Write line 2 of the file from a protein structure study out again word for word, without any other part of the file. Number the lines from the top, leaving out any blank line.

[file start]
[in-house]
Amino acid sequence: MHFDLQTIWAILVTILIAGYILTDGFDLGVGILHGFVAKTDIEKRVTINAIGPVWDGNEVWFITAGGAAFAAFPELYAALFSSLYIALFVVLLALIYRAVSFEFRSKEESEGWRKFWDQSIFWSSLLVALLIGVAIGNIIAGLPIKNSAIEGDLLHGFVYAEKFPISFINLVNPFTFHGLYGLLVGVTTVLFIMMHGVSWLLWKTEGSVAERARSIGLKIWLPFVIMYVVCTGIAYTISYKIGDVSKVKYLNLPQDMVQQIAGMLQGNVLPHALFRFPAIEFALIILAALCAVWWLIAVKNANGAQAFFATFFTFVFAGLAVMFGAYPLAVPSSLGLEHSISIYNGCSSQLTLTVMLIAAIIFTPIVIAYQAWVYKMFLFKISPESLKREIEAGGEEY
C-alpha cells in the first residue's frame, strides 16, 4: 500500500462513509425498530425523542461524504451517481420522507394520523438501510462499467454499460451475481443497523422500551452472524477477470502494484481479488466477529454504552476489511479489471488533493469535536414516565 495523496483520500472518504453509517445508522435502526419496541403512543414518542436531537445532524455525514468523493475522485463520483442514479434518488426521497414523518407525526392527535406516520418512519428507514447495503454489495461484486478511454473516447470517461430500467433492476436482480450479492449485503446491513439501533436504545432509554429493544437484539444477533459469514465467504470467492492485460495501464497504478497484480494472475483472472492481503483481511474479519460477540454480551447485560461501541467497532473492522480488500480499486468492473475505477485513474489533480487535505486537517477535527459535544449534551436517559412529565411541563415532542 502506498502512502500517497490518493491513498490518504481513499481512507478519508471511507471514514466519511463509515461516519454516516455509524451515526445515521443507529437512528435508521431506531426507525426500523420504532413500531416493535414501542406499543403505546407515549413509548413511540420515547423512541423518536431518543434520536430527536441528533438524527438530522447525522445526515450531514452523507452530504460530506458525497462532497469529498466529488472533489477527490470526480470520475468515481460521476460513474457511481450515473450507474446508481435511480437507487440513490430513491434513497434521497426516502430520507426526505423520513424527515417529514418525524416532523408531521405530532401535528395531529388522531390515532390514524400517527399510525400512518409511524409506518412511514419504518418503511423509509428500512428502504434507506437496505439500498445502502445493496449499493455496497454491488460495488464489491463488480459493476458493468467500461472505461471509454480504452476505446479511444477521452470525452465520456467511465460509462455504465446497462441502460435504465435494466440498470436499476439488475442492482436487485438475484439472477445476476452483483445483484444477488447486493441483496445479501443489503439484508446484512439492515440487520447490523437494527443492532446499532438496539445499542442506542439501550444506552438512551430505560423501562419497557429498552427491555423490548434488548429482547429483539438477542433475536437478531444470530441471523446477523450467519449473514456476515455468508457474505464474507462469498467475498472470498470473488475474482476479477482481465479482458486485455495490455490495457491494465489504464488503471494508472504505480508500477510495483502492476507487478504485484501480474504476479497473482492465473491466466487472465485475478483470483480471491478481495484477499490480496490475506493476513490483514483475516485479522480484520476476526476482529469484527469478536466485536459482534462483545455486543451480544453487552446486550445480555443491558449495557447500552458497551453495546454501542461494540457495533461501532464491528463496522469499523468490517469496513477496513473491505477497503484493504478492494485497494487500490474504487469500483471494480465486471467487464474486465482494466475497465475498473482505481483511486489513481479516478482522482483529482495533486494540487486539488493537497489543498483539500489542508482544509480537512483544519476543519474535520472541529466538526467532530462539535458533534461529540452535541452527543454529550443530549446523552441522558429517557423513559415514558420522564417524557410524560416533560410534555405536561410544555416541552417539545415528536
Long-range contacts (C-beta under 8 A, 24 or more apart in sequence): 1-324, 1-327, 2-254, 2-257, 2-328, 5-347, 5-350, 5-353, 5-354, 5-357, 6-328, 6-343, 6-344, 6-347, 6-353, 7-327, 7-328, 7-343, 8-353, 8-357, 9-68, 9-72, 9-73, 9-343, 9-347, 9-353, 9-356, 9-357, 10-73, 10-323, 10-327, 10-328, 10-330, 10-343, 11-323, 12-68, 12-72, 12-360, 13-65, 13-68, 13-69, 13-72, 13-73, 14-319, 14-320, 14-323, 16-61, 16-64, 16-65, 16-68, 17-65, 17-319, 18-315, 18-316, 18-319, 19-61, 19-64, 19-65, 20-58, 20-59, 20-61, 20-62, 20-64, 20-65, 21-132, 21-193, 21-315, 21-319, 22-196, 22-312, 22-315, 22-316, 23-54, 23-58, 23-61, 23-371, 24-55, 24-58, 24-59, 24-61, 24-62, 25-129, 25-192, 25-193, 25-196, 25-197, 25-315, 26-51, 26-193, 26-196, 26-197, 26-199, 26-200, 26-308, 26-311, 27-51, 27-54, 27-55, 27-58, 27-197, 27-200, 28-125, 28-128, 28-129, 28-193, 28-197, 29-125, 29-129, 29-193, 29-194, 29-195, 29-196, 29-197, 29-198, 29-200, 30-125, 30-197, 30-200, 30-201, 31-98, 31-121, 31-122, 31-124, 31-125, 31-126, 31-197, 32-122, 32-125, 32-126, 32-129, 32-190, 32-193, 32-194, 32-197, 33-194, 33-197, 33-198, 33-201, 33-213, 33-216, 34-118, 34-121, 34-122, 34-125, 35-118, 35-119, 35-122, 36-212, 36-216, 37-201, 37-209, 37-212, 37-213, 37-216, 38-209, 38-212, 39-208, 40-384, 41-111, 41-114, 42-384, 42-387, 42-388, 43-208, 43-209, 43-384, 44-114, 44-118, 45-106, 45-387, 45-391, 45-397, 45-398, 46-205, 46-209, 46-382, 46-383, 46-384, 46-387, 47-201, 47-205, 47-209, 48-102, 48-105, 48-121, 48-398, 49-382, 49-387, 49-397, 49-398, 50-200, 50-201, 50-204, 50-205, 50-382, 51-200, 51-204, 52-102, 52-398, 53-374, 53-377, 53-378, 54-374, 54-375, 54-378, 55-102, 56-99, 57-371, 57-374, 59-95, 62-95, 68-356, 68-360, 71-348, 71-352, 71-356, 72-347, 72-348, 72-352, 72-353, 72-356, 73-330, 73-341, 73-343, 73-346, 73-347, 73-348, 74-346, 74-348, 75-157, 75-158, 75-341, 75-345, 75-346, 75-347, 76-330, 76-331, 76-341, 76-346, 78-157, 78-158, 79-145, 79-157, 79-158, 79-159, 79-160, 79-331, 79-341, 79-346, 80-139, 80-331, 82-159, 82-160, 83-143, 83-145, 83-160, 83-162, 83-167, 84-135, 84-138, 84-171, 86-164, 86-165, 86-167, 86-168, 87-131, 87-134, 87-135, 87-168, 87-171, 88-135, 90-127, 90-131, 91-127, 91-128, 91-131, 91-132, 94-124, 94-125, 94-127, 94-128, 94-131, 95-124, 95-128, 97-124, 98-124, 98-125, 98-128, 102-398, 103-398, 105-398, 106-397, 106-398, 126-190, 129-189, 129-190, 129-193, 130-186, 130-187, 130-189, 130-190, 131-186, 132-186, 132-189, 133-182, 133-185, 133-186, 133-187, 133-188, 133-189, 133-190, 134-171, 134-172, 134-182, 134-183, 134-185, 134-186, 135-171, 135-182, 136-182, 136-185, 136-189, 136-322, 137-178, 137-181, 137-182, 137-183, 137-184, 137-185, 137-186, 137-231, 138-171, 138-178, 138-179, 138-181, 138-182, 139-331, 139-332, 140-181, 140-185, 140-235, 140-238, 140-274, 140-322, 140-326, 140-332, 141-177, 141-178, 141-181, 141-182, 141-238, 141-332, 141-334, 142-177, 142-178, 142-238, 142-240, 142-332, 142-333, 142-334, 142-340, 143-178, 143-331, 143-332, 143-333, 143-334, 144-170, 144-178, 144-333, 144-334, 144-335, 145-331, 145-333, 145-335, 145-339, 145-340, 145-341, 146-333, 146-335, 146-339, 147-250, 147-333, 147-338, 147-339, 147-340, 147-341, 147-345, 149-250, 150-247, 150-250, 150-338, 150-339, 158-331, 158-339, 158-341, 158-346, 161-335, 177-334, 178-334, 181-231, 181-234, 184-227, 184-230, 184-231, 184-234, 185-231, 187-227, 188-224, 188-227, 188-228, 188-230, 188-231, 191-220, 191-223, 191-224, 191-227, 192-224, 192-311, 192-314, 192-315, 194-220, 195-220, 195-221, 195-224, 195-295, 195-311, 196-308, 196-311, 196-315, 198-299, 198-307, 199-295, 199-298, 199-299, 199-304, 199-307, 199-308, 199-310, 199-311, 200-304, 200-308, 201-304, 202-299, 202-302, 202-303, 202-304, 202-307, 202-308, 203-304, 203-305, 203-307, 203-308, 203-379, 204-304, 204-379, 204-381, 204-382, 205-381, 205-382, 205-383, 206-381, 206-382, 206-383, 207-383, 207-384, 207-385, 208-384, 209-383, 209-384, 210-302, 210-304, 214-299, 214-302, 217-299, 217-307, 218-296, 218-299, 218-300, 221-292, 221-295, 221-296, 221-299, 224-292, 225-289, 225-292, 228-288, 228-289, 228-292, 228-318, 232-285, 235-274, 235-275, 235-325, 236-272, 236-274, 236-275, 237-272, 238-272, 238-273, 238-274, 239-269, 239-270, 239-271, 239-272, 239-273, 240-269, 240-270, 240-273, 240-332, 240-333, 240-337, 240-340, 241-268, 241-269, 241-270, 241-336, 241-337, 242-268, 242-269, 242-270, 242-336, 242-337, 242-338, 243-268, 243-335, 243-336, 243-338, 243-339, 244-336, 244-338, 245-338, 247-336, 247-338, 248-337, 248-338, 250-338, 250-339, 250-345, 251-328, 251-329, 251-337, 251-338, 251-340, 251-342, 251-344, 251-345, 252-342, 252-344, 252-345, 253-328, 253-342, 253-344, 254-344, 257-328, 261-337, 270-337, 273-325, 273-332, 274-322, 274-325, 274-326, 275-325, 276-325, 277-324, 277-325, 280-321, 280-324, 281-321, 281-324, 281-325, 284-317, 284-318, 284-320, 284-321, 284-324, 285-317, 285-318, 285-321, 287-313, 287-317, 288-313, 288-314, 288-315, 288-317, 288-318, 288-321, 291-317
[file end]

Amino acid sequence: MHFDLQTIWAILVTILIAGYILTDGFDLGVGILHGFVAKTDIEKRVTINAIGPVWDGNEVWFITAGGAAFAAFPELYAALFSSLYIALFVVLLALIYRAVSFEFRSKEESEGWRKFWDQSIFWSSLLVALLIGVAIGNIIAGLPIKNSAIEGDLLHGFVYAEKFPISFINLVNPFTFHGLYGLLVGVTTVLFIMMHGVSWLLWKTEGSVAERARSIGLKIWLPFVIMYVVCTGIAYTISYKIGDVSKVKYLNLPQDMVQQIAGMLQGNVLPHALFRFPAIEFALIILAALCAVWWLIAVKNANGAQAFFATFFTFVFAGLAVMFGAYPLAVPSSLGLEHSISIYNGCSSQLTLTVMLIAAIIFTPIVIAYQAWVYKMFLFKISPESLKREIEAGGEEY